Movie Review: “Pirates of the Caribbean: Dead Men Tell No Tales” (PG-13)

Movie Review Pirates of the Caribbean Dead Men Tell No TalesHere’s the truth where it pertains to the fifth “Pirates of the Caribbean” movie. It was only needed insomuch that the powers that be probably felt like they had to make up for the forgettable fourth installment. Does that make this a great movie? Not really. Quite frankly, I’m of the humble opinion that “Pirates” shouldn’t even be a franchise. It should have been a “one and done.” But then, the first movie did make an A-list superstar out of Johnny Depp, paving the way for the cash cows that were the second and third fun but convoluted chapters, so what the hell do I know?

In “Dead Men Tell No Tales,” Henry Turner (Brenton Thwaites) hopes to break a curse that might free his father. During his search, he crosses paths with the villainous Captain Salazar (Javier Bardem), a ghostly monster of a pirate who has an ax to grind with the infamous Jack Sparrow (Johnny Depp.) Meanwhile, a forever scheming Sparrow continues to do what he does best: wreak havoc and con folks with the help of his merry crew of pirate misfits. It isn’t long before Sparrow is losing the trust of his own men and sent on a mission of his own, one that will bring him face to face with ghosts from his past, Salazar and Barbossa (Geoffrey Rush) among them.

“Dead Men Tell No Tales” was directed by Joachim Ronning and Espen Sandberg, and from a visual standpoint, it’s quite beautiful. This film is big in scope and certainly feels of the time period. The visual effects are great, too! A sequence involving a ship in a bottle is pretty spectacular. Furthermore, “Dead Men Tell No Tales” offers up a handful of elements that made the first movie such a hit, and it also answers a few questions left unanswered by the lazy fourth chapter. Some answers, such as the whereabouts of Will Turner (Orlando Bloom), feel appropriate while others, including an out-of-left-field revelation involving Barbossa, feel unnecessary and overreaching.

Depp is back in the role that launched him into superstardom. True, he was the face of “21 Jump Street” and had plenty of memorable roles leading up to “The Curse of the Black Pearl” (i.e. “Edward Scissorhands,” “What’s Eating Gilbert Grape,” “Ed Wood,” etc.), but it was Jack Sparrow that would turn him into a major box-office draw. As expected, Depp is fun in “Dead Men Tell No Tales,” but this is simply a case of more of the same. The most interesting aspect to his character this time is a bit of backstory in which we are witness to a more youthful Jack Sparrow.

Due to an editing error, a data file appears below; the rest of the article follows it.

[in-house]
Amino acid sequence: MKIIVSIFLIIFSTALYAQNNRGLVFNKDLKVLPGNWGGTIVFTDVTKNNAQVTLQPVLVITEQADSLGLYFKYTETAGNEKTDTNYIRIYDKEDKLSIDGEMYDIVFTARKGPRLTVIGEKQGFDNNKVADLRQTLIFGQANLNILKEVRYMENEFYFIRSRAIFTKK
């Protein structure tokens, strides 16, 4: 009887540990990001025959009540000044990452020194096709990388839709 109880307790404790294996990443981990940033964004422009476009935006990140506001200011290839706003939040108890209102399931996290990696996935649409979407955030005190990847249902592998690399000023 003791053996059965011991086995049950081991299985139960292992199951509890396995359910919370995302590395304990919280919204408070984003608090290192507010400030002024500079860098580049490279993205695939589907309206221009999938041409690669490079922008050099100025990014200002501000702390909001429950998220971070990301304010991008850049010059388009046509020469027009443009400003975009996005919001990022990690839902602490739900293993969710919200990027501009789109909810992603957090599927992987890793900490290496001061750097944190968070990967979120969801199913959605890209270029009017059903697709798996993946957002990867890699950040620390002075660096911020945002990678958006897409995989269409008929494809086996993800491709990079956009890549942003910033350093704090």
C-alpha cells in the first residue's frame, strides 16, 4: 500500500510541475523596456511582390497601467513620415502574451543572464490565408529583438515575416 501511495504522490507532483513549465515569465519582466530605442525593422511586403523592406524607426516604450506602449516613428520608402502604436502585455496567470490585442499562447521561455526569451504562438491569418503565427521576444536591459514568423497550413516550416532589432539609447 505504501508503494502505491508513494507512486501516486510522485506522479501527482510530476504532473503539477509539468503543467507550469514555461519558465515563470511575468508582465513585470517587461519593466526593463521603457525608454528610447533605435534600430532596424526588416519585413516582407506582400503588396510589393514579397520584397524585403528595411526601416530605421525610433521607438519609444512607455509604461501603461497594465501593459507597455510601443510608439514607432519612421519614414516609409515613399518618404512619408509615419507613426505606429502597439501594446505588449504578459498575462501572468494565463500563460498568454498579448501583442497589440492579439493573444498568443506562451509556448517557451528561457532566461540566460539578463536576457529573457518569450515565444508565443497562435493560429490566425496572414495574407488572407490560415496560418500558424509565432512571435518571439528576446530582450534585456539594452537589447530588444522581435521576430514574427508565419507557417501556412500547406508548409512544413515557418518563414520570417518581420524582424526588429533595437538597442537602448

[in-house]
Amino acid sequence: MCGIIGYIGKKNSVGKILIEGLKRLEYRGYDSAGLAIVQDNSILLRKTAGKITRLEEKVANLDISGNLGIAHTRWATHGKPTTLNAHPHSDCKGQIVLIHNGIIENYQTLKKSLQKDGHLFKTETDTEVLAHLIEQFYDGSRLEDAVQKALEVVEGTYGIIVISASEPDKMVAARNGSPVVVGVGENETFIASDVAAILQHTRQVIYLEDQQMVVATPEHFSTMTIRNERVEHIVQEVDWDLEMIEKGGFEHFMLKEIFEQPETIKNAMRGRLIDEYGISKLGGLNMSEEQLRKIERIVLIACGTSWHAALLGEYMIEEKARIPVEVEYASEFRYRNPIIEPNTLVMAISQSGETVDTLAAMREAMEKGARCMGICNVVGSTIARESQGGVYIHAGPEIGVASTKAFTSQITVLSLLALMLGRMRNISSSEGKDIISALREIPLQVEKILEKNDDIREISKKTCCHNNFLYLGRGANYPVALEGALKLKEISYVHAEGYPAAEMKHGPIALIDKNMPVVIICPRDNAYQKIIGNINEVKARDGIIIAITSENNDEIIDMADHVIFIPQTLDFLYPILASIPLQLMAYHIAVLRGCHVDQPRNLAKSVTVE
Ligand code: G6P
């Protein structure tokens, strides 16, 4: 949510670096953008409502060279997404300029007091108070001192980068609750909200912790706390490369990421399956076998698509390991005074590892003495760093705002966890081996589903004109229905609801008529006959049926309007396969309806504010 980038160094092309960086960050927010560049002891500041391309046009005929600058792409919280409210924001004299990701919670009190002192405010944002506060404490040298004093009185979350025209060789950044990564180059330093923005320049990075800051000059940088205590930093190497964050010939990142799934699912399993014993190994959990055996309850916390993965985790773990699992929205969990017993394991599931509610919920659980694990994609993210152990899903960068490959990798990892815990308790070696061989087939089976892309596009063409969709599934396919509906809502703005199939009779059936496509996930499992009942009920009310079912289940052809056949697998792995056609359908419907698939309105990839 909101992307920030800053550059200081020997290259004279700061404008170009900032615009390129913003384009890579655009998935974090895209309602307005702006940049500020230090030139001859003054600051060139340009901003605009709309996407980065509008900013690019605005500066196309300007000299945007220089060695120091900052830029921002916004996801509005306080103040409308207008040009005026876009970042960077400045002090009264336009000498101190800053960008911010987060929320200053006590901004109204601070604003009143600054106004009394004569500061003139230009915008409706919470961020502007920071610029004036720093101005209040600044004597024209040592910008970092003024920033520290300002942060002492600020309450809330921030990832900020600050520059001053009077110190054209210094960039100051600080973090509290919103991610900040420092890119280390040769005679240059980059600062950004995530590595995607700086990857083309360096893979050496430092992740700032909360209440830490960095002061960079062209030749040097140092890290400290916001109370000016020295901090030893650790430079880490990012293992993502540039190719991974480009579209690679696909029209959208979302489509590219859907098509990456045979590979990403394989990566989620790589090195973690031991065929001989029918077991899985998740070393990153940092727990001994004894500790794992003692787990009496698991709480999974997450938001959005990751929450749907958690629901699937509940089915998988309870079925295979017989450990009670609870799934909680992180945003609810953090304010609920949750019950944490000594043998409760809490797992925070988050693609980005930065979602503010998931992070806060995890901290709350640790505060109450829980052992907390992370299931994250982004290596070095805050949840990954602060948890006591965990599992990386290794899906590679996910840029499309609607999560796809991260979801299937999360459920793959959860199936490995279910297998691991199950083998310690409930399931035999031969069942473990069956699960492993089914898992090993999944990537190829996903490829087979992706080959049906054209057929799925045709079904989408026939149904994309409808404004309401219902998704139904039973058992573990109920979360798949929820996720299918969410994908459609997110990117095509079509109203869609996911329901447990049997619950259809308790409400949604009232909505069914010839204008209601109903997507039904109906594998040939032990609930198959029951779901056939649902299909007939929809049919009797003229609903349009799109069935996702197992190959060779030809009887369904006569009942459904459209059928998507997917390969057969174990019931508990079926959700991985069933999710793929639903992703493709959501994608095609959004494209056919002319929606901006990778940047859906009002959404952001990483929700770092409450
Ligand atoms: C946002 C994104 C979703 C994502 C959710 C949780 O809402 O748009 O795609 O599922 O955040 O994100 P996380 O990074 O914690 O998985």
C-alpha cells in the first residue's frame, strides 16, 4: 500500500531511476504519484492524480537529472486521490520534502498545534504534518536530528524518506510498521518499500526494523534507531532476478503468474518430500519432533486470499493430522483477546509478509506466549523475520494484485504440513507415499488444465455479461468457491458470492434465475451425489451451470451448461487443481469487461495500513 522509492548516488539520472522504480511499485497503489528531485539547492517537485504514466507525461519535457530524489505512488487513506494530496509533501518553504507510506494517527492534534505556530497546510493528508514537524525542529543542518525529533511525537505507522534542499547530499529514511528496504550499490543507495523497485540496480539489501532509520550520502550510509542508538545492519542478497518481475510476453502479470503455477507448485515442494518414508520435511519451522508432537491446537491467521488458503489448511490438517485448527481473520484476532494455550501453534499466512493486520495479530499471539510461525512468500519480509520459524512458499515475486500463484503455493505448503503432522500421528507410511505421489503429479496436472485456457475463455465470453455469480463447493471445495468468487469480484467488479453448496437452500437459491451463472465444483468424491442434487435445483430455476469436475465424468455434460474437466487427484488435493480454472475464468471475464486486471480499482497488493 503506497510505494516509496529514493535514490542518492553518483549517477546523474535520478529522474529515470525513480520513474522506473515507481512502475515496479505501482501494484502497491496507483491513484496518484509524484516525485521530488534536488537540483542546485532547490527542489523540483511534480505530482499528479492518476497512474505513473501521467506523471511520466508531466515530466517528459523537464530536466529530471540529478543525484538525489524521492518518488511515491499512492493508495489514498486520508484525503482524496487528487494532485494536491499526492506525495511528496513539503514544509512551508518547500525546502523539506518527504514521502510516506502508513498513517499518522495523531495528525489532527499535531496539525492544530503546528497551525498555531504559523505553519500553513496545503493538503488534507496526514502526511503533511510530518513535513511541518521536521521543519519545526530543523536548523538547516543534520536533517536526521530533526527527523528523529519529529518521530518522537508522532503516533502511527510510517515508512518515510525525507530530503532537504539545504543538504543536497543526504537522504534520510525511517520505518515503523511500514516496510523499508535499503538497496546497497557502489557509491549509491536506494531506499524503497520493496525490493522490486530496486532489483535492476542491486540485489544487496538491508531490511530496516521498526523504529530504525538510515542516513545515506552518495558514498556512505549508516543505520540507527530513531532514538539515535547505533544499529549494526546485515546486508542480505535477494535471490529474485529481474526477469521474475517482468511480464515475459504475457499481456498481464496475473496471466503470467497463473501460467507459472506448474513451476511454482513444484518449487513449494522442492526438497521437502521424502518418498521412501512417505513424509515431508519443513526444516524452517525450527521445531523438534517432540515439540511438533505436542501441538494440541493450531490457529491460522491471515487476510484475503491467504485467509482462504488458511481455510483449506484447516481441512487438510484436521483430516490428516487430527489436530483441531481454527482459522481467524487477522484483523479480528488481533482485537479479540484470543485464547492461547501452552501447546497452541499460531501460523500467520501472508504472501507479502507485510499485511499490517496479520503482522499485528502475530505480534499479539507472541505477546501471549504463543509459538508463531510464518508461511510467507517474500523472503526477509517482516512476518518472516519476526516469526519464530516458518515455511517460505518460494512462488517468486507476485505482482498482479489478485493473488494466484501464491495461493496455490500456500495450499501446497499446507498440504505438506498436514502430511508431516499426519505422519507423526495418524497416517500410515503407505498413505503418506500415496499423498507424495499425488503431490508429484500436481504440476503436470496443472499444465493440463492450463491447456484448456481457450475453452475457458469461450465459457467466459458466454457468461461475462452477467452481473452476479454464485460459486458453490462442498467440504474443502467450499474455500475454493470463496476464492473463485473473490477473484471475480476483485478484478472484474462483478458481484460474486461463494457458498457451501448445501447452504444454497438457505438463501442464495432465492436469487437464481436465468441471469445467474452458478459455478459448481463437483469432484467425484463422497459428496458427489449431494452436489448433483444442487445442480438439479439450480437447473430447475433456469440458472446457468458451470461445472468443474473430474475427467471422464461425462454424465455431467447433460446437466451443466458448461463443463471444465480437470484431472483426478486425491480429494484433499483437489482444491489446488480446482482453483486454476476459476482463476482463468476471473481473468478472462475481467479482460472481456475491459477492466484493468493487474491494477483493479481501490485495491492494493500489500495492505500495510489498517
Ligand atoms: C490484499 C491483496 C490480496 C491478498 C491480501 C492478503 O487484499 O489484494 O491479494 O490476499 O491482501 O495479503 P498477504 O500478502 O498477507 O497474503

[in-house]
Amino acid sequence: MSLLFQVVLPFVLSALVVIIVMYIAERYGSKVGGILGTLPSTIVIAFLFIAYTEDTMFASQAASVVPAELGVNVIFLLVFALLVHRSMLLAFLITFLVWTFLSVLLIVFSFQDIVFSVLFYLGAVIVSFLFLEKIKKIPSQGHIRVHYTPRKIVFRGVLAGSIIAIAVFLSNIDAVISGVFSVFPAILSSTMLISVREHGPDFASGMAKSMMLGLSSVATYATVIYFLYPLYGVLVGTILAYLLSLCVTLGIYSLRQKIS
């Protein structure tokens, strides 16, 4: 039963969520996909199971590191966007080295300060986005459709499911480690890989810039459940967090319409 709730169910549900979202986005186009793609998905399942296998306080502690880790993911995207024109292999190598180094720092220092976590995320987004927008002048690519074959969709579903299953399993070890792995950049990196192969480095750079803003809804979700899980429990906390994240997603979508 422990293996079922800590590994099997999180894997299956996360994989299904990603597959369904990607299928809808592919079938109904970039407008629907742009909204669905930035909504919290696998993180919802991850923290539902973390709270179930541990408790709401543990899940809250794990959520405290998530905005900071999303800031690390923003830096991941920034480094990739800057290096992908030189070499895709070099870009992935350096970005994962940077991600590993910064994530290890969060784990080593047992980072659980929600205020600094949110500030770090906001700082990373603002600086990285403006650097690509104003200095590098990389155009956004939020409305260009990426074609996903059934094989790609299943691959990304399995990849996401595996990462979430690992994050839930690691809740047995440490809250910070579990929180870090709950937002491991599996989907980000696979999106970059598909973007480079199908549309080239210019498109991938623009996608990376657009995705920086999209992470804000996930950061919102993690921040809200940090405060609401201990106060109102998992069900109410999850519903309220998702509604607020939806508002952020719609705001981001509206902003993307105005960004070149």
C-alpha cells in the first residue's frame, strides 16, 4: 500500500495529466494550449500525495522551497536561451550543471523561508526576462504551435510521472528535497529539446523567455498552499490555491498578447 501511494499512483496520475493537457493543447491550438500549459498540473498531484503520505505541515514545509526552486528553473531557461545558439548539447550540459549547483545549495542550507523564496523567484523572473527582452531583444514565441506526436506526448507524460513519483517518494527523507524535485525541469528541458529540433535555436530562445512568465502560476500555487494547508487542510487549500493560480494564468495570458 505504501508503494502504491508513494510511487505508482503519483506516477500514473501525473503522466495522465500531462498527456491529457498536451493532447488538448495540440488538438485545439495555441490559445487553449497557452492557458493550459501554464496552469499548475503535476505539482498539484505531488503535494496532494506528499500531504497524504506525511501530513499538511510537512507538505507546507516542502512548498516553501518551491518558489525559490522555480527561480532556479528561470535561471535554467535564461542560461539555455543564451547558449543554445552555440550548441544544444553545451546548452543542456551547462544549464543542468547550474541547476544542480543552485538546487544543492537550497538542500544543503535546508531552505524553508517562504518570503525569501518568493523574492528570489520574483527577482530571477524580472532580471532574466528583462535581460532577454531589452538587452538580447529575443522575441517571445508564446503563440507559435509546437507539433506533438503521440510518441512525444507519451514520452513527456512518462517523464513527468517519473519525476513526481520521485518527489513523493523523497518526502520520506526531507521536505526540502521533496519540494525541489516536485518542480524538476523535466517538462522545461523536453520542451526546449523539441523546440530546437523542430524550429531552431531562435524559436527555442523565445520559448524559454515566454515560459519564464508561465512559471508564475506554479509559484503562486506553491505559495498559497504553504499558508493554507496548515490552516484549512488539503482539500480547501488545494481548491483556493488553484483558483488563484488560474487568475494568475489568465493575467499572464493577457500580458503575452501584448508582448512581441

Thwaites certainly has movie-star looks, but his Henry Turner is a bit of a dullard here, and the “Oculus” co-star is unable to create the kind of natural appeal that Orlando Bloom brought to the earlier pictures. Likewise, love interest Kaya Scodelario is certainly a lovely actress, but there isn’t a whole lot of meat to her character. As a pair, Thwaites and Scodelario are unable to generate the kind of chemistry that Bloom and Keira Knightley brought to “The Curse of the Black Pearl.”

As for other noteworthy supporting players in this ensemble, returning Rush has some bright moments as Barbossa, but he and the rest of the cast take a backseat to the creepy force of nature that is Javier Bardem. This accomplished actor has proven himself to be quite the thespian many times before, but with his stellar work in “No Country For Old Men” and “Skyfall,” he’s proven to be particularly adept at playing bad guys. You can add his vengeful Captain Salazar to that list. Of course, state-of-the-art visuals and stunning makeup also add to the overall effectiveness of Bardem’s menacing portrayal of Sparrow’s adversary. But in the end, it’s really about his expert line delivery.

There is a sense of playfulness in “Dead Men Tell No Tales” that was sorely lacking in “On Stranger Tides.” There is also a big dose of pure swashbuckling adventure punctuated by goofy humor and even a few solid scares. But in the end, is any of this really necessary? “Dead Men Tell No Tales” is a good-looking movie to be sure, and it isn’t without its simple pleasures, but the fact remains: It doesn’t do anything that the first film didn’t do in stronger fashion. Its primary purpose, aside from making money, appears to be making up for the last movie. In that regard, “Dead Men Tell No Tales” is a rousing success, but this isn’t necessarily a good enough reason to justify its existence. During one moment in this picture, one character even jumps a shark, literally! How fitting is that? Let’s hope “Pirates” ends here, because this is a franchise that has certainly run its course.

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